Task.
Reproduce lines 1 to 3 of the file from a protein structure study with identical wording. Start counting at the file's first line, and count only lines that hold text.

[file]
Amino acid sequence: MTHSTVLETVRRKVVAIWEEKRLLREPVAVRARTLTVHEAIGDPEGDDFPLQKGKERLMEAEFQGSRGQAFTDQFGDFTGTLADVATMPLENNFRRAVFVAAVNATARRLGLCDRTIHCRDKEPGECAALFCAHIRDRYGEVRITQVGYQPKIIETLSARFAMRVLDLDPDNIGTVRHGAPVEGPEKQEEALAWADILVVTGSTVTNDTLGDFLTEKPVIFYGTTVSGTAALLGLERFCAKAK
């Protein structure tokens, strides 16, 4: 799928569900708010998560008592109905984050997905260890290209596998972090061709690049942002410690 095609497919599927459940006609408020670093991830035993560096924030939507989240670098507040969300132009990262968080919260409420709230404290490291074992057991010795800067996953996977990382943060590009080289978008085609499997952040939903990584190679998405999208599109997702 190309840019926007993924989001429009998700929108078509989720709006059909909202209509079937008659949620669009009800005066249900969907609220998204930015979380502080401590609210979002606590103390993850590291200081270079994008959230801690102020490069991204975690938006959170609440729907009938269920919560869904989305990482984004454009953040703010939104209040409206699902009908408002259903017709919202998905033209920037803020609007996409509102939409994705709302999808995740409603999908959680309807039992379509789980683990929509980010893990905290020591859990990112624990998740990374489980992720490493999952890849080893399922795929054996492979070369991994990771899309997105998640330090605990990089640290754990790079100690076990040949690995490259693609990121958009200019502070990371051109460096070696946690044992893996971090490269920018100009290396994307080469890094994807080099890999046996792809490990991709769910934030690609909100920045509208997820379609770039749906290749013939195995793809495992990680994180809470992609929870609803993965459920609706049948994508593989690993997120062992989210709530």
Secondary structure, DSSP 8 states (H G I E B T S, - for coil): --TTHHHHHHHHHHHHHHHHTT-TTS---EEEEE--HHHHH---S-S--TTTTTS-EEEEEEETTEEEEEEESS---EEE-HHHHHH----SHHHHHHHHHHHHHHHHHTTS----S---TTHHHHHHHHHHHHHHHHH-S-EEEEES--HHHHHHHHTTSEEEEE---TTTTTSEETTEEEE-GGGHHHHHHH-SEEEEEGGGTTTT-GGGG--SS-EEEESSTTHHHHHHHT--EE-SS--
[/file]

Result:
Amino acid sequence: MTHSTVLETVRRKVVAIWEEKRLLREPVAVRARTLTVHEAIGDPEGDDFPLQKGKERLMEAEFQGSRGQAFTDQFGDFTGTLADVATMPLENNFRRAVFVAAVNATARRLGLCDRTIHCRDKEPGECAALFCAHIRDRYGEVRITQVGYQPKIIETLSARFAMRVLDLDPDNIGTVRHGAPVEGPEKQEEALAWADILVVTGSTVTNDTLGDFLTEKPVIFYGTTVSGTAALLGLERFCAKAK
């Protein structure tokens, strides 16, 4: 799928569900708010998560008592109905984050997905260890290209596998972090061709690049942002410690 095609497919599927459940006609408020670093991830035993560096924030939507989240670098507040969300132009990262968080919260409420709230404290490291074992057991010795800067996953996977990382943060590009080289978008085609499997952040939903990584190679998405999208599109997702 190309840019926007993924989001429009998700929108078509989720709006059909909202209509079937008659949620669009009800005066249900969907609220998204930015979380502080401590609210979002606590103390993850590291200081270079994008959230801690102020490069991204975690938006959170609440729907009938269920919560869904989305990482984004454009953040703010939104209040409206699902009908408002259903017709919202998905033209920037803020609007996409509102939409994705709302999808995740409603999908959680309807039992379509789980683990929509980010893990905290020591859990990112624990998740990374489980992720490493999952890849080893399922795929054996492979070369991994990771899309997105998640330090605990990089640290754990790079100690076990040949690995490259693609990121958009200019502070990371051109460096070696946690044992893996971090490269920018100009290396994307080469890094994807080099890999046996792809490990991709769910934030690609909100920045509208997820379609770039749906290749013939195995793809495992990680994180809470992609929870609803993965459920609706049948994508593989690993997120062992989210709530």
Secondary structure, DSSP 8 states (H G I E B T S, - for coil): --TTHHHHHHHHHHHHHHHHTT-TTS---EEEEE--HHHHH---S-S--TTTTTS-EEEEEEETTEEEEEEESS---EEE-HHHHHH----SHHHHHHHHHHHHHHHHHTTS----S---TTHHHHHHHHHHHHHHHHH-S-EEEEES--HHHHHHHHTTSEEEEE---TTTTTSEETTEEEE-GGGHHHHHHH-SEEEEEGGGTTTT-GGGG--SS-EEEESSTTHHHHHHHT--EE-SS--